Last month, the Ontario Court of Appeal ruled that as a matter of law under the present Ontario Municipal Act, the City’s June 2010 decision to move ahead on development of Lansdowne Park by the Ottawa Sports & Entertainment Group (OSEG) was OK, despite financial errors that would need to be corrected.
Earlier, the City had cancelled its own public design competition for the Park, to become a partner proponent with OSEG, without competition, of a development project that would turn control of most of the park over to private commercial development — predominantly high intensity retail, residential and entertainment, with a promise of return of CFL football as the draw.
In an op-ed following the Court ruling, the head of the Friends of Lansdowne detailed improvements needed in the deal:
1) clearer financial information and projections and Council accountability on costs to taxpayers;
2) definition and long term protection of the promised public benefits;
3) assured ongoing public voice in the governance of Lansdowne as a public asset.
This long story about a focused private push to take over an irreplaceable public asset in Canada’s capital will be one of the best-documented, fully elaborated, and professionally analyzed stories of its kind. All its dimensions — financial, design, public-private, citizenship and governance, and more — have been brought into play.
It isn’t over — one way or another.
It will go on on the ground. In something like the still-unfolding OSEG plans. Or in something more like the Lansdowne Park Conservancy (LPC) proposal, which has now become a clear realizable alternative vision. It demonstrates that with a different mix of benefits, the city can do more for public good regionally and locally, and support a wider base of regional and local commercial interests instead of a narrower set of financial interests in uptown Ottawa with associated international store chains.
It will go on in stories. Some will continue to be told as popular tales, in media and word of mouth. Some will be gathered and referred to as cautionary and positive examples in city governance, in professional planning and architecture and design. Some will add to civic activists’ kits for pragmatic stewardship of the public interest in municipalities anywhere. Some will become guidelines for both prudence and boldness in city vision and development. Some will become pointed reference material for mayors and municipalities about structuring private-public partnerships. Some will be grist for fuller and increasingly realistic academic understanding and teaching about urban issues.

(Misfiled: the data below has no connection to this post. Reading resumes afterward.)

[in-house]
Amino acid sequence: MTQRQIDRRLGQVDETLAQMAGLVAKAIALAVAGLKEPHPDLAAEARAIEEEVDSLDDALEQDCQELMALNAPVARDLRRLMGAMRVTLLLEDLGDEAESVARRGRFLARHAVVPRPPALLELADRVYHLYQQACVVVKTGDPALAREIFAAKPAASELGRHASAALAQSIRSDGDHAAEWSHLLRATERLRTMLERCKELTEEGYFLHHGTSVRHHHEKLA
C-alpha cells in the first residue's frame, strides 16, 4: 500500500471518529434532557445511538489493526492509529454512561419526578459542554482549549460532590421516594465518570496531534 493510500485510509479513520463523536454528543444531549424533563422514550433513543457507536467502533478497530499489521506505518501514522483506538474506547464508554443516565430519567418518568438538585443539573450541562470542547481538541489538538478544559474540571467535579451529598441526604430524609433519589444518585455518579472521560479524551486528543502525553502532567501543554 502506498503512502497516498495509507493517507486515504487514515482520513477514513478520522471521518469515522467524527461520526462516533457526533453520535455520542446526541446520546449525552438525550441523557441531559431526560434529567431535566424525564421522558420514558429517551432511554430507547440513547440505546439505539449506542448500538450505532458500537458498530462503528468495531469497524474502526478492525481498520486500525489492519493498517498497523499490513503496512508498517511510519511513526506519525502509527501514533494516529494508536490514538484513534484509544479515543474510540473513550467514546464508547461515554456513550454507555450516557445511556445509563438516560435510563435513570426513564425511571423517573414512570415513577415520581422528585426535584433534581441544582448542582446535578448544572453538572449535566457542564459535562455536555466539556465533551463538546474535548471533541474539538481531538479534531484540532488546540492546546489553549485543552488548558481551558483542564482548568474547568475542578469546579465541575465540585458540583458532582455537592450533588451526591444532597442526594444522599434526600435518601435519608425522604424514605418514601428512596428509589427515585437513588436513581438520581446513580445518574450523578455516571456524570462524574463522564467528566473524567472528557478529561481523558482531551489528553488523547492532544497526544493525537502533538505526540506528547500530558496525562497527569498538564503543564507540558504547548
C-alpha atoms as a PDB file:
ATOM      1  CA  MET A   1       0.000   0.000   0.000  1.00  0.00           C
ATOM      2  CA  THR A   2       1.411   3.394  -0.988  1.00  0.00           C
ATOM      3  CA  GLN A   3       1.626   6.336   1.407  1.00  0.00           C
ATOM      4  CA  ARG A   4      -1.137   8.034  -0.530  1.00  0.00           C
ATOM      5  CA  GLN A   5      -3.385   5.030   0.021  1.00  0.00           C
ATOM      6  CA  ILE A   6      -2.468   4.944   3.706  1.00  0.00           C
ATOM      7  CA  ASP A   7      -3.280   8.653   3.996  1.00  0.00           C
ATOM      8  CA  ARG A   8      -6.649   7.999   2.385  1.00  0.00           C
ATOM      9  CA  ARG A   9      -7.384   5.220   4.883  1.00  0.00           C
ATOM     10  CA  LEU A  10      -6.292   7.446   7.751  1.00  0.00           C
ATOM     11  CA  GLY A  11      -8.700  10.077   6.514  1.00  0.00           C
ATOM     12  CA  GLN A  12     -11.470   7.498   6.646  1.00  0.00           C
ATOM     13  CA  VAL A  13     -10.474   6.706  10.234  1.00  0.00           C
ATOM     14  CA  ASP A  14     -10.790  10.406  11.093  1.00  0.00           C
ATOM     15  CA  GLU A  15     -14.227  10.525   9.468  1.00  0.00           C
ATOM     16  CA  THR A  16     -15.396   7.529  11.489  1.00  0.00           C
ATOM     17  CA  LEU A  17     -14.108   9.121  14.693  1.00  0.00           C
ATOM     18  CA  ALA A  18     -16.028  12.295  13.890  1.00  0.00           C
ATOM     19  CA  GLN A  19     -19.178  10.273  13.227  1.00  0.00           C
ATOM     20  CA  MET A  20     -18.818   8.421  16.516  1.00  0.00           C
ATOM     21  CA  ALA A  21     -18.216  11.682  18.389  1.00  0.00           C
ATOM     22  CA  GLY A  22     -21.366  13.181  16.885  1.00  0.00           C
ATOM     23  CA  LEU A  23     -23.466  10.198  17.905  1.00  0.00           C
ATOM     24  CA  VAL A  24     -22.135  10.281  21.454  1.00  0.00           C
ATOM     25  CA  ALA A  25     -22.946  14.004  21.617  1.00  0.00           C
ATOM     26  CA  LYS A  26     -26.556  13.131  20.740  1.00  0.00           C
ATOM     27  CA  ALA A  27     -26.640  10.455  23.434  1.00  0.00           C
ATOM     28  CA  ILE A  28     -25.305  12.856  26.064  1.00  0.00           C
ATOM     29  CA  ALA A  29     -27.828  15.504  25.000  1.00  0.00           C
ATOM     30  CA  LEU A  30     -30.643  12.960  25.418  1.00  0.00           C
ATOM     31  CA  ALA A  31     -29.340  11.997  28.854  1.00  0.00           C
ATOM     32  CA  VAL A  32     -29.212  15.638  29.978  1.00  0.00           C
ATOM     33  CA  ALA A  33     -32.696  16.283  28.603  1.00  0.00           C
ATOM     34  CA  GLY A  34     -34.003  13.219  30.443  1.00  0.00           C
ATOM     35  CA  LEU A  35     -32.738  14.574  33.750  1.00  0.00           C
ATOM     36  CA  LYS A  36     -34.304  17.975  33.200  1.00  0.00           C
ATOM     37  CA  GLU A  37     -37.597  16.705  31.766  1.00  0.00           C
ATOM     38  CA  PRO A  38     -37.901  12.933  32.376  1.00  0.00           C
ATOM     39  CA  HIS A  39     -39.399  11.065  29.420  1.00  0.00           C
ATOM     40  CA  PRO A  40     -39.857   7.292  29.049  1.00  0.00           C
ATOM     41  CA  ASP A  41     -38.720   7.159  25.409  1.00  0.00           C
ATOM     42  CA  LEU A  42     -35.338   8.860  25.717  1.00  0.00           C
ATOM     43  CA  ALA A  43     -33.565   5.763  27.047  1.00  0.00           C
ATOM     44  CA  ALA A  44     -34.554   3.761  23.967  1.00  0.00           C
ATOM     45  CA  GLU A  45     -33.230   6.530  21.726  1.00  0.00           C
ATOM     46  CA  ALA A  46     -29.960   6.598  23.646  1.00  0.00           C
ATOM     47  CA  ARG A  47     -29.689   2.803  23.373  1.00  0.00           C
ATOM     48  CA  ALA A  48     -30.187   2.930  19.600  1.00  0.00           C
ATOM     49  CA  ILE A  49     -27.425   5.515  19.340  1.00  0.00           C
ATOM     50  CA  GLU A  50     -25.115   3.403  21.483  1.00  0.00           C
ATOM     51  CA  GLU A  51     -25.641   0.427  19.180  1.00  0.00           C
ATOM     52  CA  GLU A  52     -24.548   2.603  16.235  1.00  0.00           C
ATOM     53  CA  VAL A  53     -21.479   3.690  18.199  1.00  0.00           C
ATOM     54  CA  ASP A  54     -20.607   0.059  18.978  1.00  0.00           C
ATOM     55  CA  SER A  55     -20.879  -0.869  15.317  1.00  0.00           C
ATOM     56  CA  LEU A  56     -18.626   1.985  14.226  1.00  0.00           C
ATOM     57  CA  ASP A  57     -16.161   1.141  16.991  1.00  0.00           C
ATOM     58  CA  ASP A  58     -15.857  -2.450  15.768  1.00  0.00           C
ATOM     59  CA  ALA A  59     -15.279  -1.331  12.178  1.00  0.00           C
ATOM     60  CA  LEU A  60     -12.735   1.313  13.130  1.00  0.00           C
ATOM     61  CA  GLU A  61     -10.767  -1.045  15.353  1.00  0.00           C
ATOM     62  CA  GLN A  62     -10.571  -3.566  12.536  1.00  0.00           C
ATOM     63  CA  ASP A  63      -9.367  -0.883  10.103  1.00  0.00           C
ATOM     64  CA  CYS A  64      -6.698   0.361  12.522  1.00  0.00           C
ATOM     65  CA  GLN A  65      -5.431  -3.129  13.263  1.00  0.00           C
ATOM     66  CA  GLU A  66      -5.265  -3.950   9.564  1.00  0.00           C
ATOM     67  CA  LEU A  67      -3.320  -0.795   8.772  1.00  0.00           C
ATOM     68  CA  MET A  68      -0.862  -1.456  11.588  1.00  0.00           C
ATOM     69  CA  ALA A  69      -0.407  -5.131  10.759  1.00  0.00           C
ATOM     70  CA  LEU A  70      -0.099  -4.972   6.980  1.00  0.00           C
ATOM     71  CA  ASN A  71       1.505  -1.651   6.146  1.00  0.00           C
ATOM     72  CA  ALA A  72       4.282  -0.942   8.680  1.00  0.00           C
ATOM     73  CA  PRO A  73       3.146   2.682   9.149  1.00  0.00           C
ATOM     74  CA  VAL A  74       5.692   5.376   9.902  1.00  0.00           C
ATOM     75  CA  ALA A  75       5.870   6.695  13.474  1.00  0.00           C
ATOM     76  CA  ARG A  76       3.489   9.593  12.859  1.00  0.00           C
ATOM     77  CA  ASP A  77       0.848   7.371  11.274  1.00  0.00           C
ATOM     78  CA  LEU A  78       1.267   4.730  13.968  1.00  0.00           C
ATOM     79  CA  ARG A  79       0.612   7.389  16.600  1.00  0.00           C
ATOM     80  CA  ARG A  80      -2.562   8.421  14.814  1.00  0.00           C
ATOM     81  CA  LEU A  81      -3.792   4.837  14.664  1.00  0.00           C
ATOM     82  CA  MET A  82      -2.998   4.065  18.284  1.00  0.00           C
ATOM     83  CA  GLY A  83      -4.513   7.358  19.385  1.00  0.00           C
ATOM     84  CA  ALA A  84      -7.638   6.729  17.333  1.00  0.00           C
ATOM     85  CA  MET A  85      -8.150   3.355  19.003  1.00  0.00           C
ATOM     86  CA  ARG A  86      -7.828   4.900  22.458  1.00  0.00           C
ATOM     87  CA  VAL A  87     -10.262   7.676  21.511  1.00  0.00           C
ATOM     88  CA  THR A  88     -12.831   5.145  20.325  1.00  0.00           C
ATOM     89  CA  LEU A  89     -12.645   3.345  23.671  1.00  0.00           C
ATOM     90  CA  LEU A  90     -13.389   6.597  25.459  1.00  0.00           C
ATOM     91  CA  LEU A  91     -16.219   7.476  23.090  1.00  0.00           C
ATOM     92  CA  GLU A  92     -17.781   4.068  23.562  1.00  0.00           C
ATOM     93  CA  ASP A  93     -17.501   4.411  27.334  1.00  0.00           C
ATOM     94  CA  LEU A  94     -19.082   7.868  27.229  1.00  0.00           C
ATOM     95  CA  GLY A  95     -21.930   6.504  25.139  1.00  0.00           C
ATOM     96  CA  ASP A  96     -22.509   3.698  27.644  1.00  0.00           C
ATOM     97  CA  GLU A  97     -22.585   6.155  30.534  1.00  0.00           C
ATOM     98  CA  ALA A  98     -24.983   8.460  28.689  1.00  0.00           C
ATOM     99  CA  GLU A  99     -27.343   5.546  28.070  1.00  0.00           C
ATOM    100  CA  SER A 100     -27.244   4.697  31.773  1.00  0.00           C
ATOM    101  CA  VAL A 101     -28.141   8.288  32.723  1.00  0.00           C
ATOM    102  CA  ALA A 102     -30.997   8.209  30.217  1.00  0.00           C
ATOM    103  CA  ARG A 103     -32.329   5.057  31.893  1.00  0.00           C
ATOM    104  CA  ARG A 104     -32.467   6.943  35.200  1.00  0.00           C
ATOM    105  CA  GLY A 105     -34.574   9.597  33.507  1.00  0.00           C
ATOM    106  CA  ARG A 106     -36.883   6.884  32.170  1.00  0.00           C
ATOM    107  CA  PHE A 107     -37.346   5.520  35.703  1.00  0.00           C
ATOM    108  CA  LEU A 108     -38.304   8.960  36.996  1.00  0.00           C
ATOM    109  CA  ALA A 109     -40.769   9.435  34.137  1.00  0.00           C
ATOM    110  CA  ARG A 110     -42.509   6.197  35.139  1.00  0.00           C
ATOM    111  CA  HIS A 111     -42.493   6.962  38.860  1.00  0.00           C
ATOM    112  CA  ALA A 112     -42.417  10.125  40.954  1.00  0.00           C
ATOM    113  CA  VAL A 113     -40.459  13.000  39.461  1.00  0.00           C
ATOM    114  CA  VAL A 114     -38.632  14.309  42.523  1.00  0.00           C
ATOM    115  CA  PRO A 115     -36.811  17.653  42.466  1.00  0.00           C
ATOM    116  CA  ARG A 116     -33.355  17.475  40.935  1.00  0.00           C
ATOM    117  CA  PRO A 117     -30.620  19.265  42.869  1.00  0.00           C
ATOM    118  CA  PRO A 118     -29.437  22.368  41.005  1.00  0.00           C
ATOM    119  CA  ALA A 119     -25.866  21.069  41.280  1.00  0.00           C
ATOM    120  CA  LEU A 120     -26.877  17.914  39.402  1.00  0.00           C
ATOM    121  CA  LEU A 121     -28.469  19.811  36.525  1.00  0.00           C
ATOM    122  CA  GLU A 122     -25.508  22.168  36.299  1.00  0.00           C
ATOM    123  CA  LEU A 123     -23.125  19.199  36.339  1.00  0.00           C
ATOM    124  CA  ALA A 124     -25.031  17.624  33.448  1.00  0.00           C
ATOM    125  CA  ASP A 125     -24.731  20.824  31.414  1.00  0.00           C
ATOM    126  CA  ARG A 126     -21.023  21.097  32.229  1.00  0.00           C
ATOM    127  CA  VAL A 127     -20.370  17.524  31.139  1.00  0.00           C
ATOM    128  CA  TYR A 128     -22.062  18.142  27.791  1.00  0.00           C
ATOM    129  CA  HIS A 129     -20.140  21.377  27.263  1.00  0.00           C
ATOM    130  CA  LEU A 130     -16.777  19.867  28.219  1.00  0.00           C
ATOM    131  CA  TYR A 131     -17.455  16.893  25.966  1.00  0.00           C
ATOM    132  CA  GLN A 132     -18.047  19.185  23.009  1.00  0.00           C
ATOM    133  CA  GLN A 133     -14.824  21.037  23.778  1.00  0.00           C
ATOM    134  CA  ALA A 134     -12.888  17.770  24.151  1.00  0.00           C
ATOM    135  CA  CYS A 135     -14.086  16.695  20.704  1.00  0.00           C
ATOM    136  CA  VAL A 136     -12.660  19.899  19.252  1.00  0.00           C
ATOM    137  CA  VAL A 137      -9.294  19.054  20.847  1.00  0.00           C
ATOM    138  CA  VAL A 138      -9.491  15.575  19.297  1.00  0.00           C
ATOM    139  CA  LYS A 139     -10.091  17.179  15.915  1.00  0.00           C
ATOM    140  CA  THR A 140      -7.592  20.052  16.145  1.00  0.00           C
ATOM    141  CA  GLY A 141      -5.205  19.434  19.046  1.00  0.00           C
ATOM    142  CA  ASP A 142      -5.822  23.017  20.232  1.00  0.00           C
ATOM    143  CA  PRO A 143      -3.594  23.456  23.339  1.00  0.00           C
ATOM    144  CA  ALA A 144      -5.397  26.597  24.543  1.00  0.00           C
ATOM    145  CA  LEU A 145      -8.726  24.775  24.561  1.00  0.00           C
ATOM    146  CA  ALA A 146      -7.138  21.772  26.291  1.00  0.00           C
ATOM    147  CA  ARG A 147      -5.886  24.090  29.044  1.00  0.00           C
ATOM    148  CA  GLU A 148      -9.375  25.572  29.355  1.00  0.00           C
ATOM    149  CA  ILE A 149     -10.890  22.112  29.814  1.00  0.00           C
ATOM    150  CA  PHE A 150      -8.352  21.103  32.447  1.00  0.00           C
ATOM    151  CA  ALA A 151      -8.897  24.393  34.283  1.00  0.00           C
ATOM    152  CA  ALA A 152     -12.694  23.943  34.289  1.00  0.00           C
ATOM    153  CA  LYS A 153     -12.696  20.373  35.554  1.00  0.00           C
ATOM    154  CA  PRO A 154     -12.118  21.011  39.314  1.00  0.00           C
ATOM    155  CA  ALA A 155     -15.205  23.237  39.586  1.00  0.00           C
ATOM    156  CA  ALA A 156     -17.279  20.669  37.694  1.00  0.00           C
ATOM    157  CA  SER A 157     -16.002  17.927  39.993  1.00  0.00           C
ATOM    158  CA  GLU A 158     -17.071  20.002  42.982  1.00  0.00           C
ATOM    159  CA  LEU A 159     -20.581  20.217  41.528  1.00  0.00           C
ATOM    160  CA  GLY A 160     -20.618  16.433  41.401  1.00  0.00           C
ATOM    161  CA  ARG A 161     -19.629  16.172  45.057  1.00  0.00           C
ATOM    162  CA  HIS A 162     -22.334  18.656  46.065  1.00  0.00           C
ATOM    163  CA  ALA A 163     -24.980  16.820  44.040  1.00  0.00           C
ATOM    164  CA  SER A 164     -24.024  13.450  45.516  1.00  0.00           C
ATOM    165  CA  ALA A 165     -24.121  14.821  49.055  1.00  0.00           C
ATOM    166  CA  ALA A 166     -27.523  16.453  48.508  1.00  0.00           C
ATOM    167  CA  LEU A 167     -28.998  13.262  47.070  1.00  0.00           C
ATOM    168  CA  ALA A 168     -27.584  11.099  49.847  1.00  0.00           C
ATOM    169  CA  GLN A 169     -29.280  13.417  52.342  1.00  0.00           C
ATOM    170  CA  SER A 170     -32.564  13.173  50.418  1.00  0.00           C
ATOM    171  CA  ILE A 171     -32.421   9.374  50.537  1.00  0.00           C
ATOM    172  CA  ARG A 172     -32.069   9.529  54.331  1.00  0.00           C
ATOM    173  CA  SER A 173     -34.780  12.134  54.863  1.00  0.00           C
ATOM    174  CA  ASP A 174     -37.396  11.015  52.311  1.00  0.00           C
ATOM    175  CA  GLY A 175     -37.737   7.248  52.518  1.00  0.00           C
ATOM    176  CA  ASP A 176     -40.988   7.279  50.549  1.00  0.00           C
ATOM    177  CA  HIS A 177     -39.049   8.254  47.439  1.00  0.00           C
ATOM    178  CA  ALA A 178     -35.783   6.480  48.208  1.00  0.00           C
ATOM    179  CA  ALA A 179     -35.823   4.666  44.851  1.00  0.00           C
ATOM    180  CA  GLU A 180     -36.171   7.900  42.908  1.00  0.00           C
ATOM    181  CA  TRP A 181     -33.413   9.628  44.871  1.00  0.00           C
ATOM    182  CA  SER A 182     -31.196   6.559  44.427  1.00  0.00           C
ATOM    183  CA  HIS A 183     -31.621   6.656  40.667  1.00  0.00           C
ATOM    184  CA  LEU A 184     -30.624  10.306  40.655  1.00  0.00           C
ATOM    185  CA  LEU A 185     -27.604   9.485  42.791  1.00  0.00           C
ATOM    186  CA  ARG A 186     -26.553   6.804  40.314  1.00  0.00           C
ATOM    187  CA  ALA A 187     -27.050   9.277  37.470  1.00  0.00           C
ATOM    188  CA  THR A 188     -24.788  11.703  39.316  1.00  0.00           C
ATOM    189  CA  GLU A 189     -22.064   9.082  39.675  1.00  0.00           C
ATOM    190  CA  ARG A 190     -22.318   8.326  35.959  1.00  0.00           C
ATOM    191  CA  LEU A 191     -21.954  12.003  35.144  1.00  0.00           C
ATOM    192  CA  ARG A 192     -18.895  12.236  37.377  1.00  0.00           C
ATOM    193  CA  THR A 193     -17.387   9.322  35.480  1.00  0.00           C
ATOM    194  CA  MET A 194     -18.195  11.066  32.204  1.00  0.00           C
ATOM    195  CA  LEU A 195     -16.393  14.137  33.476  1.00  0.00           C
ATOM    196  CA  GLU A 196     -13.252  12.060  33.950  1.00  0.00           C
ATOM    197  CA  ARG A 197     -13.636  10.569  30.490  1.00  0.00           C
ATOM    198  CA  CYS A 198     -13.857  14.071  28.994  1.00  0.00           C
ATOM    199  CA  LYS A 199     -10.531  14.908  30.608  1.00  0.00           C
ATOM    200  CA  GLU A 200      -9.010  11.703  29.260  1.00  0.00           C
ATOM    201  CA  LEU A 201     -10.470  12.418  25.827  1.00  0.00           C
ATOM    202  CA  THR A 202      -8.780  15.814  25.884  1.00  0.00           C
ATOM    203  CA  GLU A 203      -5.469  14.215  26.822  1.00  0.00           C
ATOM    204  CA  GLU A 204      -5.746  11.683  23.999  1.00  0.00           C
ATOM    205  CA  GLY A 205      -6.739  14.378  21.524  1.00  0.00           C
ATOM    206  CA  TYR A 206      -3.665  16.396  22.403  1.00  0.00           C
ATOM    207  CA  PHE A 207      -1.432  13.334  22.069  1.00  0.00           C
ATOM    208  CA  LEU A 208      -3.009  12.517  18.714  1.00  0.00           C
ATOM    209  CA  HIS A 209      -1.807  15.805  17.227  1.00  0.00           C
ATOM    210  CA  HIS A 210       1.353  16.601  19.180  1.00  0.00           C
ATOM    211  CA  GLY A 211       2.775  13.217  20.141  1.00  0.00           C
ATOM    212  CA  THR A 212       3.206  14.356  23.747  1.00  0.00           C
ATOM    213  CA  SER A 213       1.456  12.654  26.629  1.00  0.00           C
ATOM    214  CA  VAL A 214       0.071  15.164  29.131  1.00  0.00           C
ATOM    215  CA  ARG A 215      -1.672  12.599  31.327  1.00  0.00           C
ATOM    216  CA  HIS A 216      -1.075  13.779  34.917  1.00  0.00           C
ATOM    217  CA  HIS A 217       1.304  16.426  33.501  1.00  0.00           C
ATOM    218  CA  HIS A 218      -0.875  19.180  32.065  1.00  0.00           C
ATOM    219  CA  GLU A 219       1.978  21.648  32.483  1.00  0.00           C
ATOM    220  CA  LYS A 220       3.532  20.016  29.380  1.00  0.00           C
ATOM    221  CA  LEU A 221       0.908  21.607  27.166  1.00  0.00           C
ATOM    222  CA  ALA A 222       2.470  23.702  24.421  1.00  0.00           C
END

The complementary roles of city staff and city council in the evolution of this initiative is a key but so far under-explored area.
Ottawa citizens are doing persistent, creative, and good-humoured work to replace the initial narrow commercial motive and vision with authentic multi-dimensional city planning and management. It’s inspiring. People are acting as individuals, and as groups with a full range of geographic and professional interests and responsibilities. Their attention is scoped at scales from neighbourhood, to regional city, to provincial.
The fundamental issue is ensuring the vitality of city taxpayers’ public interest, in a healthy competitive world. The Court’s decision moves it to a new level for all of us: provincial reform and updating of the Ontario Municipal Act.
Watch this space.
photo by ActiveSteve